Being a former member of Nick Cave’s Bad Seeds and frequent collaborator and producer for PJ Harvey, it would’ve been something of a surprise if Mick Harvey’s (no relation to PJ) first fully self-penned record was full of light-hearted Brit School kitchen sink jangle. But even for something as gothic-titled as ‘Sketches from the Book of the Dead’, this is a troubled time. Each song tells the story of one of Harvey’s close friends who has slipped off this mortal coil, painted only in shades of black with plenty of macabre imagery and pregnant pauses. It’s frequently a beautifully moving and sombre experience – ‘A Place Called Passion’ complements much of PJ Harvey’s latest LP – but Mick Harvey is, unfortunately, a more one-dimensional songwriter than his more famous collaborators: there is no Cave-esque dark humour, nor Peej-style weirdness – and across an entire album, it shows.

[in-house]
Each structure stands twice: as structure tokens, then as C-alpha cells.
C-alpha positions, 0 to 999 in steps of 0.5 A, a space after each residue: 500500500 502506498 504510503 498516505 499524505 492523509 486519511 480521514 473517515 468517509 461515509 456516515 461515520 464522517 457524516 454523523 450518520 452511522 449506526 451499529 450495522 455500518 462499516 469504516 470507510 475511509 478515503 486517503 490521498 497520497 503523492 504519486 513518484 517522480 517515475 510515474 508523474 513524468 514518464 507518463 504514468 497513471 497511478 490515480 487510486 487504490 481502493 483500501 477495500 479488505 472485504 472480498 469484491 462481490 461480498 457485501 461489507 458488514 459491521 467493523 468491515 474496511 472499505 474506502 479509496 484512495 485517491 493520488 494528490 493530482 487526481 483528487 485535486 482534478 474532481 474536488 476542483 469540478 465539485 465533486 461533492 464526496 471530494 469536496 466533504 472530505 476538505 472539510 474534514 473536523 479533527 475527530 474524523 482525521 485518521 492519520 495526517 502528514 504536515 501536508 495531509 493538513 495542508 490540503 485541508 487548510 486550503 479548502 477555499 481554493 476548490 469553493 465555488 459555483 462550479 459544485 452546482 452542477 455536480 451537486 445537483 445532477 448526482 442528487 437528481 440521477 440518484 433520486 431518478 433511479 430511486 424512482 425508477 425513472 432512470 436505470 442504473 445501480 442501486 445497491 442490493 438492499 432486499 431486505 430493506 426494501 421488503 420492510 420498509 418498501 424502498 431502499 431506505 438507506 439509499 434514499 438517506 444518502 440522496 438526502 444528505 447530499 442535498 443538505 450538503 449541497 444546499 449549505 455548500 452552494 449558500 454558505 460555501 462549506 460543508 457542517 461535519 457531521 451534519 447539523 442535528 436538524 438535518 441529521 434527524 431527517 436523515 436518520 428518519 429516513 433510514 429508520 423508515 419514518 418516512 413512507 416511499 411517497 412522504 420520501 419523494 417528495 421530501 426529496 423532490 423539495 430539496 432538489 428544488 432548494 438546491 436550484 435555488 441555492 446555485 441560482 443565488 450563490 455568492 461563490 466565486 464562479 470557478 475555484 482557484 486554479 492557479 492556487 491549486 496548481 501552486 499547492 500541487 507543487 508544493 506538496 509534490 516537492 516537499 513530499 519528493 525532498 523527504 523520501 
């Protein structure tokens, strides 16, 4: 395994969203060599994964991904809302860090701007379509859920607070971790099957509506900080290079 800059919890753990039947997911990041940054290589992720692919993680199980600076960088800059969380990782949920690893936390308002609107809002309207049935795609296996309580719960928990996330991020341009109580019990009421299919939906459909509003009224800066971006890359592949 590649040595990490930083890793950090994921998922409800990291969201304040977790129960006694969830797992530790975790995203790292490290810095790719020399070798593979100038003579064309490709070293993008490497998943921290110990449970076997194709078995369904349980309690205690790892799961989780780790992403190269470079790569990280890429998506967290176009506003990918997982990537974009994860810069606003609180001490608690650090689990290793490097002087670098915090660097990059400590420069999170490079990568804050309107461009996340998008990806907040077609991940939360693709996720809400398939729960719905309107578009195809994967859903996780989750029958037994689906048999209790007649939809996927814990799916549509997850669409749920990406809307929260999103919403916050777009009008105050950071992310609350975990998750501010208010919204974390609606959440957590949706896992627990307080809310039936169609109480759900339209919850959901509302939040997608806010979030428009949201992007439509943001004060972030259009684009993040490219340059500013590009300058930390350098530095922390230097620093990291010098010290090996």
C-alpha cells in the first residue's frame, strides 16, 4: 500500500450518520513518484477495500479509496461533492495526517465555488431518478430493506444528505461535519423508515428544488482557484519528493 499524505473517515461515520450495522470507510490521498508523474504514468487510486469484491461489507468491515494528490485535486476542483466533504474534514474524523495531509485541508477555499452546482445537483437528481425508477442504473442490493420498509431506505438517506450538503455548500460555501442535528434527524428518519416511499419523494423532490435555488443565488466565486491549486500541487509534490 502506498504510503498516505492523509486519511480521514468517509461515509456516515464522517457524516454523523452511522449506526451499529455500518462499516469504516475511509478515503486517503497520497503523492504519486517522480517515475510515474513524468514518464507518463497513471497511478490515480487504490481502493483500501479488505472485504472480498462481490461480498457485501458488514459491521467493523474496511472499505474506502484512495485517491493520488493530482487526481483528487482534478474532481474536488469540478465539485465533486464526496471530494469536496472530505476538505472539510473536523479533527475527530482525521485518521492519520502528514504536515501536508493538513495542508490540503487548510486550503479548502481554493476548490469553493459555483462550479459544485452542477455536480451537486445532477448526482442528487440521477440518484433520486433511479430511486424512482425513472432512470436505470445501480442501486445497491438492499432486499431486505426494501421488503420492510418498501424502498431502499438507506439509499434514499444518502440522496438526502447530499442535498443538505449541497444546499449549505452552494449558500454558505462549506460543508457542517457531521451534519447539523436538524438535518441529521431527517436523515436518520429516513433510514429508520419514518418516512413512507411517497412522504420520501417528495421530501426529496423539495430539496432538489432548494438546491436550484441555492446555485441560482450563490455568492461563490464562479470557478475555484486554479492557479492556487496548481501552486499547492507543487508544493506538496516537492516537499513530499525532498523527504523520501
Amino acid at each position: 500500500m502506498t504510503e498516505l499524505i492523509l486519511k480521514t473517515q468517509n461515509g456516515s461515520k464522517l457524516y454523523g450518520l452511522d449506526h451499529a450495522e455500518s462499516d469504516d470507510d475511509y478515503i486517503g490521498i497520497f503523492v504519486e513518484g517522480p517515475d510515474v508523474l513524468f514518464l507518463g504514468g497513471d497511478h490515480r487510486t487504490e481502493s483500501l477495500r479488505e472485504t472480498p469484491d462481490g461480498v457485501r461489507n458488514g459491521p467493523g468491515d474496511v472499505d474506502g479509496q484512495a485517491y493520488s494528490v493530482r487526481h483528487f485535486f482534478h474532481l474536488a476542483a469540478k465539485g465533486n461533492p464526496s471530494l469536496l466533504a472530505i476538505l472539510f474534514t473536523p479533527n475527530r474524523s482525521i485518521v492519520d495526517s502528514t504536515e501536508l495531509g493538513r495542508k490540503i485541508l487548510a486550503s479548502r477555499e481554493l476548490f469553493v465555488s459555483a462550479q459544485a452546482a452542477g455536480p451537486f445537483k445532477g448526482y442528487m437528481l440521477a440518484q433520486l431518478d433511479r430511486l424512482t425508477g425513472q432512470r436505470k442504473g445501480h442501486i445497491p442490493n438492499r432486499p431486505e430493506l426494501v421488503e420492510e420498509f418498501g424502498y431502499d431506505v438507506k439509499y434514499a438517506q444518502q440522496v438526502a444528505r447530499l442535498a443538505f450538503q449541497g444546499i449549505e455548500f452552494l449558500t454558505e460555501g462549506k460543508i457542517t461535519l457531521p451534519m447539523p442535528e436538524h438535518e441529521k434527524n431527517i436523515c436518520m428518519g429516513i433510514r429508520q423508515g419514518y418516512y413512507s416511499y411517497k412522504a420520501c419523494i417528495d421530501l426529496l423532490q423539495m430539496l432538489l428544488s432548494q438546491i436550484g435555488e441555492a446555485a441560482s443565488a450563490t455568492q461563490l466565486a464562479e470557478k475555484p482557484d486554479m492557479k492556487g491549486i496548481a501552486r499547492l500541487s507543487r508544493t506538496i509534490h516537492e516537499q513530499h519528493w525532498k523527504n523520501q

By Sam Walton

More from